One might guess that the walls of the Forum locker room are painted a pale blue to soften the hate that certainly must be there. But there is no hate; on the contrary, there is a strong bond between Blake and his players. The Canadiens can talk over their troubles with him, and he has never believed it necessary to run a bed check. And even in this jet age Blake puts the team on trains whenever he can. "The best you can get on a plane is a three-handed poker game," he says. "That's no good."
Blake's mood improved after that pivotal Toronto tie on Dec. 27, 1967 and became even better with the return of Beliveau, Ferguson and Cournoyer to good health. Now his primary concern is keeping the players working and happy—but always working. "I'd like to see everybody get all the game time they want," he says, "but that's pretty hard. So I play the men who are going the best."
Henri Richard, one of the few Canadiens remaining from Blake's powerhouse teams of the '50s, still has some of his old speed and all of his playmaking brilliance, but his knees are battered and unreliable. The Pocket Rocket has been sidelined three times by knee injuries this year. During his absences a rookie center, Jacques Lemaire, stepped in with such a hard shot and so much ice presence that Blake benched Henri for a time. Henri sulked and quit the team for a week.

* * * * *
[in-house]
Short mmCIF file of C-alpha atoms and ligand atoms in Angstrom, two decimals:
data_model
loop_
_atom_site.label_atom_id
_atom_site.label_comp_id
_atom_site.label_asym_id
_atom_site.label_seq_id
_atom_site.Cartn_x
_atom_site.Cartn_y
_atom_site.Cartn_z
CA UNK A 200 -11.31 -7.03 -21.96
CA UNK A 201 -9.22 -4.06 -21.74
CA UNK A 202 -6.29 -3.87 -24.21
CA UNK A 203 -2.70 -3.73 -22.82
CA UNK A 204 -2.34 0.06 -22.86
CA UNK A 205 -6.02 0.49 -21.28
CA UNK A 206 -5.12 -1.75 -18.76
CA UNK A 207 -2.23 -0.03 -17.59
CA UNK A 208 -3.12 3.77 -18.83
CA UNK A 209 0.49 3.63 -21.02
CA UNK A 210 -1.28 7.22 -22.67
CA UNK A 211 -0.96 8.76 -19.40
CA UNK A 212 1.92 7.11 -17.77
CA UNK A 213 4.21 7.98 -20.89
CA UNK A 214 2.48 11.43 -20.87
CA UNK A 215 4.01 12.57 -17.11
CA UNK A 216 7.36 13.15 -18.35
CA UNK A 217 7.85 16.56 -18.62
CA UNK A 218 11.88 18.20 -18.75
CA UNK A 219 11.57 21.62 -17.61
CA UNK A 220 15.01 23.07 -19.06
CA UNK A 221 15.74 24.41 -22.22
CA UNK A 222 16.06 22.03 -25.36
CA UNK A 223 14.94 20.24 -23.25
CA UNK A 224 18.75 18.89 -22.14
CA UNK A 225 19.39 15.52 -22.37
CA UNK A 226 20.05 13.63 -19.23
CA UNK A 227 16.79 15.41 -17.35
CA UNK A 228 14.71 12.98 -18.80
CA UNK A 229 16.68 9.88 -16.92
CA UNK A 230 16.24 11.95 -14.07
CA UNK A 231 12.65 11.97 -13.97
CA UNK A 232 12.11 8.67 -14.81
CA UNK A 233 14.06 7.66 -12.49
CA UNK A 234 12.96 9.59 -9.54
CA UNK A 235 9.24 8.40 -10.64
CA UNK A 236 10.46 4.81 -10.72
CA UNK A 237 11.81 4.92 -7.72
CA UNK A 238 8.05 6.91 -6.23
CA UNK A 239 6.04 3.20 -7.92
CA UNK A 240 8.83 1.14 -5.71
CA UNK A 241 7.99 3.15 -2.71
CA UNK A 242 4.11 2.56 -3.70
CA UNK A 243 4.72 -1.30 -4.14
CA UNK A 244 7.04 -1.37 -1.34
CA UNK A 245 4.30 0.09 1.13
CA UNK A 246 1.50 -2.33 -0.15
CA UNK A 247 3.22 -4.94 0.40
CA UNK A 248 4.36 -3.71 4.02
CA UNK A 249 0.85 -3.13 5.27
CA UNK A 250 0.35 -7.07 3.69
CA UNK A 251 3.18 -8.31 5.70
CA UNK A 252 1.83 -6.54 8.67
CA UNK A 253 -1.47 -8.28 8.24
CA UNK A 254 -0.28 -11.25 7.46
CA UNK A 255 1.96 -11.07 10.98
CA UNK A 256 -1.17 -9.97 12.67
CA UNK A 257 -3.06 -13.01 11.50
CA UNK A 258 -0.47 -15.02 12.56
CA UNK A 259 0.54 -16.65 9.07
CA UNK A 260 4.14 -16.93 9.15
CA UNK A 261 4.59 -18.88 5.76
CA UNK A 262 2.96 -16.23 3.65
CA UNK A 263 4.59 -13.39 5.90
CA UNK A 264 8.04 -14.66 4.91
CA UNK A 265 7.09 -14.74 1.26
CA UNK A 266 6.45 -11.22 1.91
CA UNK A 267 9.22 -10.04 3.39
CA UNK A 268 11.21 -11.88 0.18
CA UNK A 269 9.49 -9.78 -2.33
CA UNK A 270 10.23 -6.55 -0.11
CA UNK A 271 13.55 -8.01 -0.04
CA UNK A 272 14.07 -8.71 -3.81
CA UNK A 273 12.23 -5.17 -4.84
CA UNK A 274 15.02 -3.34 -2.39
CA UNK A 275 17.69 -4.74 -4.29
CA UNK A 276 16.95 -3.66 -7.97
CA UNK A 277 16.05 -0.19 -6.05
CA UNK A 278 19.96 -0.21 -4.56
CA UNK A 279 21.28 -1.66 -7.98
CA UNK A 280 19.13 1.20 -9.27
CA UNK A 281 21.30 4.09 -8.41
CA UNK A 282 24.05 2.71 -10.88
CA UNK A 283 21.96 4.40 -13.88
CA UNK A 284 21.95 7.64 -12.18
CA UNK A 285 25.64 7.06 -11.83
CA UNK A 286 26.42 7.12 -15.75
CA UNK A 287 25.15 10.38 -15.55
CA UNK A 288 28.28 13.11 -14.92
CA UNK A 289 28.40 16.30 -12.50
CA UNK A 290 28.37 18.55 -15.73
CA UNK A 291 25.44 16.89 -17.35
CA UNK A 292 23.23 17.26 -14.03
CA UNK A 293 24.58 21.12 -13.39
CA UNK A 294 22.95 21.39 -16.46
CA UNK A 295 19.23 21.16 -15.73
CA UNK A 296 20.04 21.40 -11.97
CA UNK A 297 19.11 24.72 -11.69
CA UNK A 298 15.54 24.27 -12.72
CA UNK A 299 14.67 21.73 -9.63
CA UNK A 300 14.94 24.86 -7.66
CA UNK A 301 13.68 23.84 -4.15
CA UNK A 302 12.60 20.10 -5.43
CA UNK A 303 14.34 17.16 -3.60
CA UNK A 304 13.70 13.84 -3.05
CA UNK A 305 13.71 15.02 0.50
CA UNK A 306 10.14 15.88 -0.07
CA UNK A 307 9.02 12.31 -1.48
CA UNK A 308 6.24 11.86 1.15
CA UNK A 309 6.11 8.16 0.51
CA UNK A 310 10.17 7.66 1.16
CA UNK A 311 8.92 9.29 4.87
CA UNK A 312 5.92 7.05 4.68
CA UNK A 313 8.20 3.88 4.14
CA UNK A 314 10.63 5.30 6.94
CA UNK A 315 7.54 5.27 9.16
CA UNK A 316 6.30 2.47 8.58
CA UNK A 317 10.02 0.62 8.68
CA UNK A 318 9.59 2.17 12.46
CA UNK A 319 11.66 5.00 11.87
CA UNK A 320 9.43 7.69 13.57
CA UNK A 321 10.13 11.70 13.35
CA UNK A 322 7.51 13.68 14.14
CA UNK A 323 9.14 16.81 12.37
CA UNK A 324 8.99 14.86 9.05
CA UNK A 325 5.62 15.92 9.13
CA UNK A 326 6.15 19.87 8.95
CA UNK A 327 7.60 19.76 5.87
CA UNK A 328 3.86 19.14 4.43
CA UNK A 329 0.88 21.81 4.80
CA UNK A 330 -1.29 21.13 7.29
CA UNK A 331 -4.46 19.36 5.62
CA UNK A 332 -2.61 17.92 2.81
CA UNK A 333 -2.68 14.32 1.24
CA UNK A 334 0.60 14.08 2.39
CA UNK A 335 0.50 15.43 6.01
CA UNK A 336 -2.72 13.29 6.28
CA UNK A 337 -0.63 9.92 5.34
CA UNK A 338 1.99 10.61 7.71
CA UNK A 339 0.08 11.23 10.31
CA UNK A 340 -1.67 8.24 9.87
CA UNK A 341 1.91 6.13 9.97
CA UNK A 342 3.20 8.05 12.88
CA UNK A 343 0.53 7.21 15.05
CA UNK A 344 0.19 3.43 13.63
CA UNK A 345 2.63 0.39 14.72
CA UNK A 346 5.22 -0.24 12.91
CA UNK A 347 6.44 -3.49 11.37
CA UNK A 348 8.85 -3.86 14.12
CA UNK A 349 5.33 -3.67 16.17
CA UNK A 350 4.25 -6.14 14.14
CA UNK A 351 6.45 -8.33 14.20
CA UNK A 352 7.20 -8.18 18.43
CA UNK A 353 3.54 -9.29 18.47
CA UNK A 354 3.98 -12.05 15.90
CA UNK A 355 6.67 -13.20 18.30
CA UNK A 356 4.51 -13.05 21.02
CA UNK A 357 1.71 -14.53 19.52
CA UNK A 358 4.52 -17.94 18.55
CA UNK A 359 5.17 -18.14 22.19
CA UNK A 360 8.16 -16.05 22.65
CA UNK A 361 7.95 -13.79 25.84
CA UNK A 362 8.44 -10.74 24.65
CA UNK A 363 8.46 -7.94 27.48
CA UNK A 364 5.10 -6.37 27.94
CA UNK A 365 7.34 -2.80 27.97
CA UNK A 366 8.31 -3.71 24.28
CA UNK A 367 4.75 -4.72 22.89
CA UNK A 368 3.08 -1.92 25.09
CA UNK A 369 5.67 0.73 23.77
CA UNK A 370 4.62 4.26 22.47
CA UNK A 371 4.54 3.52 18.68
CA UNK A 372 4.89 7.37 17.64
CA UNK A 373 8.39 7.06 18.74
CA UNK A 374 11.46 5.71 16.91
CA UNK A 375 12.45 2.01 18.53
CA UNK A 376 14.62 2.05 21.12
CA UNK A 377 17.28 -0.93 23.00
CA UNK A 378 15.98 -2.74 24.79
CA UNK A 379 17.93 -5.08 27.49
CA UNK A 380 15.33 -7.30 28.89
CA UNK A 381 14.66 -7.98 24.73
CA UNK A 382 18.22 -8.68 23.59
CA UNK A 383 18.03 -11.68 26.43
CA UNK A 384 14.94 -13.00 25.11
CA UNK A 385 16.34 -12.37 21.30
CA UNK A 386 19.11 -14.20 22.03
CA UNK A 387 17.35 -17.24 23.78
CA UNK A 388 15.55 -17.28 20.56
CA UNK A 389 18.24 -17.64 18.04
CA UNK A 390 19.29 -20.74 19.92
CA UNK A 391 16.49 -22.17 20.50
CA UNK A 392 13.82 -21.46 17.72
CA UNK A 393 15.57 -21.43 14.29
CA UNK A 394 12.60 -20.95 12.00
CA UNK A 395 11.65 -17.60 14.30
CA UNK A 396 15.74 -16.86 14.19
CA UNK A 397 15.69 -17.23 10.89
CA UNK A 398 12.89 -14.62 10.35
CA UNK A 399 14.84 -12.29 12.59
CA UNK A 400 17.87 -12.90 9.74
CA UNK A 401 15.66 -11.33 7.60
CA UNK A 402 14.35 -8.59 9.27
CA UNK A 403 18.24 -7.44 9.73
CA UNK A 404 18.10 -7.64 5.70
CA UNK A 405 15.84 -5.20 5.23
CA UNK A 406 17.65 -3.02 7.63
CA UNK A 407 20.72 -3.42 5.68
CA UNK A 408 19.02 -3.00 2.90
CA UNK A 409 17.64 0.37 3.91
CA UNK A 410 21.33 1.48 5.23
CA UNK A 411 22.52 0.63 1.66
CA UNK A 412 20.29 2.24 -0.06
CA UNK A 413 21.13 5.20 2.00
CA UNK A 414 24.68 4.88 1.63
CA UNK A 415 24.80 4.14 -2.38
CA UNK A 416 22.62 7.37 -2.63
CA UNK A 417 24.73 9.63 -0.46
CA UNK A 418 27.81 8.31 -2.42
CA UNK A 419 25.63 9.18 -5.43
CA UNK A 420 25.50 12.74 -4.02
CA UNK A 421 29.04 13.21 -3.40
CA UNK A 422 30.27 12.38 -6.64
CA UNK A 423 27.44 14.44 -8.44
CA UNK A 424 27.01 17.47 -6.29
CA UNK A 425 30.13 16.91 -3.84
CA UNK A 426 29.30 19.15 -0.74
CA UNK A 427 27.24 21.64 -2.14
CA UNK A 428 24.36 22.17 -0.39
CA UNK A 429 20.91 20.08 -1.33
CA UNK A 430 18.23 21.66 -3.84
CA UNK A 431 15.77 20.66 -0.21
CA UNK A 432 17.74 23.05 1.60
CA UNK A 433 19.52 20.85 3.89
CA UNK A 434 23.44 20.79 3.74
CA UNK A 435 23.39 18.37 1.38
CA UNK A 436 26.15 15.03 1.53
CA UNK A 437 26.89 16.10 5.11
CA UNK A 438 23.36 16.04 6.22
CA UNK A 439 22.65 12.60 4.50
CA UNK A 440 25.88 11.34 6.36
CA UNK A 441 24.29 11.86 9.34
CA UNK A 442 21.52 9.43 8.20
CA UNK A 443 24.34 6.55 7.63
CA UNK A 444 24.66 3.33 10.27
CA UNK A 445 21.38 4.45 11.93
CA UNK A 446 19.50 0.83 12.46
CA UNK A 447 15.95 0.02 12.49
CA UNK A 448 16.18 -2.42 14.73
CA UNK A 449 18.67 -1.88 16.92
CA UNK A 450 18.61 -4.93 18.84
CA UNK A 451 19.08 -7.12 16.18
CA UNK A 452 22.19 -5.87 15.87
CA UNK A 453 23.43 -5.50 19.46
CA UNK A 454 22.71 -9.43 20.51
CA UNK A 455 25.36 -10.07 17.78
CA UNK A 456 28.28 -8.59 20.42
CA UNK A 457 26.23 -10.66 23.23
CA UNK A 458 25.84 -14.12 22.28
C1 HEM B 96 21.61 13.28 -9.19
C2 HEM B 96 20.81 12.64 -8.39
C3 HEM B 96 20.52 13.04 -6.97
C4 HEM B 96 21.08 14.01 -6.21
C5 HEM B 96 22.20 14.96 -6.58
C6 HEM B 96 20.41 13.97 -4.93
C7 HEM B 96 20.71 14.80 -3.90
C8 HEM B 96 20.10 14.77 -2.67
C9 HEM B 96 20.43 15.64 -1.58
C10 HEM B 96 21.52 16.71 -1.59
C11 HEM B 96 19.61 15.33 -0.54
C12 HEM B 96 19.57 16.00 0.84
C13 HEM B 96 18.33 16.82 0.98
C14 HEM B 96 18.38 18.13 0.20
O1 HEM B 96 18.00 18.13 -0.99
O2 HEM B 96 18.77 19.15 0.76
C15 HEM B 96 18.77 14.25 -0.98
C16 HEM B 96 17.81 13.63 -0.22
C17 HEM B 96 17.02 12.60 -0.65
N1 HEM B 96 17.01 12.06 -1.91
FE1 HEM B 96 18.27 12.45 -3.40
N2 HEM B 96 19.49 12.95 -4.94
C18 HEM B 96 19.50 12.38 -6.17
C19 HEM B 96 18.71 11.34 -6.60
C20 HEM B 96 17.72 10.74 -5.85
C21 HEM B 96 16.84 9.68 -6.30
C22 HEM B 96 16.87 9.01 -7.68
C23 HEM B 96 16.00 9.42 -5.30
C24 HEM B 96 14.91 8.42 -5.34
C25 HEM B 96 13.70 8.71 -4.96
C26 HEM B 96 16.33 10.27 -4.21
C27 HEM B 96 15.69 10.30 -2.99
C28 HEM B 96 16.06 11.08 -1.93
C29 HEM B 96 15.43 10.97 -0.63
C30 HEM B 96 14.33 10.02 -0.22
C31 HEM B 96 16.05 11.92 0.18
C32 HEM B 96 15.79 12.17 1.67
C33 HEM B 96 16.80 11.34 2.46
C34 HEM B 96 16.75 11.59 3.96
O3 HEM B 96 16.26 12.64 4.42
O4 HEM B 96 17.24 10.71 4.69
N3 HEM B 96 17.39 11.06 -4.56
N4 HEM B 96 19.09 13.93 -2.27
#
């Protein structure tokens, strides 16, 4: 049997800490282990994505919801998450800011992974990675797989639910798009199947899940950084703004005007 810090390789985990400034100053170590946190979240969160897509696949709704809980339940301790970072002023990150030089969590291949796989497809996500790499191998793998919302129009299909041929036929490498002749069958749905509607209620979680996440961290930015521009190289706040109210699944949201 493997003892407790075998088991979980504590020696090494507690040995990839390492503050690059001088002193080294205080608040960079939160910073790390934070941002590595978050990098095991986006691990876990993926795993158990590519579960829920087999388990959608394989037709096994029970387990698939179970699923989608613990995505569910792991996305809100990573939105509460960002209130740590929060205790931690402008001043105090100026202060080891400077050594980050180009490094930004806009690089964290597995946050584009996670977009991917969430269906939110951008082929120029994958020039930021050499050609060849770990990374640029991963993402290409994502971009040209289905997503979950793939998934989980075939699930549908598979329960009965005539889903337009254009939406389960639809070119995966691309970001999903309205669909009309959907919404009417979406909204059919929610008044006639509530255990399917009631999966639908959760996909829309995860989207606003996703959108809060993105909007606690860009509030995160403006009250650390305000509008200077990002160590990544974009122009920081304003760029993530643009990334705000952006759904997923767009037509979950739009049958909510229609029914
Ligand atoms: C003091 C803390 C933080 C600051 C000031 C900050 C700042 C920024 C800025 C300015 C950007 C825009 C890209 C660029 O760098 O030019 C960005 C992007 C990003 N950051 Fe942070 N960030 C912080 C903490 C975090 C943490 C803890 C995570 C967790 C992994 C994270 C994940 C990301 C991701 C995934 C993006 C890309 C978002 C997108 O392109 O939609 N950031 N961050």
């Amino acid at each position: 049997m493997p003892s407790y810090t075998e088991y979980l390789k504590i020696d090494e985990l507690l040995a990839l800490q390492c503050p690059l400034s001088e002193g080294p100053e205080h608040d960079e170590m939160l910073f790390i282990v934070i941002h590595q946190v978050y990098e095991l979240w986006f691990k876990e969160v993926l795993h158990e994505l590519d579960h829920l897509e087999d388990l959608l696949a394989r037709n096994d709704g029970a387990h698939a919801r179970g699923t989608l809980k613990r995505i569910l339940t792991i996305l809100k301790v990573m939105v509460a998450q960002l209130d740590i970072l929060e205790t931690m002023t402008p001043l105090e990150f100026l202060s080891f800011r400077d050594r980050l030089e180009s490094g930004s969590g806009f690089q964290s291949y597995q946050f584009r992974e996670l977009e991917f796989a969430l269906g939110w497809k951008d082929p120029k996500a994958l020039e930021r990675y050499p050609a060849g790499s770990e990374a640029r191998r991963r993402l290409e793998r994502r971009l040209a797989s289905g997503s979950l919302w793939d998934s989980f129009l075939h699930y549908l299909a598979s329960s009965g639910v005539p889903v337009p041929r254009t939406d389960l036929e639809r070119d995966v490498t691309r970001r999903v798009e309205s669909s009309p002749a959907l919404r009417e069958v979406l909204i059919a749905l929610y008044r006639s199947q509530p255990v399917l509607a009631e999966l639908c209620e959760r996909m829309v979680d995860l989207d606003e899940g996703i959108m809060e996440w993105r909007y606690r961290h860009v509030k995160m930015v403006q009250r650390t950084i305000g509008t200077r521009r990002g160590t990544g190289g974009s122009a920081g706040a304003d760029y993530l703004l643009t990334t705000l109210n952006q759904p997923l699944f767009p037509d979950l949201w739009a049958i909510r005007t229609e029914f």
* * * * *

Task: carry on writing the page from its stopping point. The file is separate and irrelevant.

Lemaire, meanwhile, became the darling of the Forum fans; in fact, it seemed that the public-address announcer's frequent recital of "Le but du Canadien: Jacques Lemaire" drew more cheers than had goals by Richard or even the team's superstar, Beliveau.
From exile Richard sent word that "I'd rather collect garbage than sit on the bench." That remark prompted gags about work awaiting him in garbage-littered New York, but it failed to impress Blake. After a week of sitting around home Henri conferred with Blake, was reinstated, and is now playing his best hockey of the season. The fact that he and Lemaire are now splitting time on the ice is just one indication of Montreal's continuing remarkable depth.
The point at which one begins to measure that depth, of course, is just beneath the crown of Blake's fedora. He is convinced that you can win them all. He is the only coach in the NHL who believes he can win the league championship every year—and he is outraged when he fails.
"All I know," he says, "is that I have a job here as long as I win."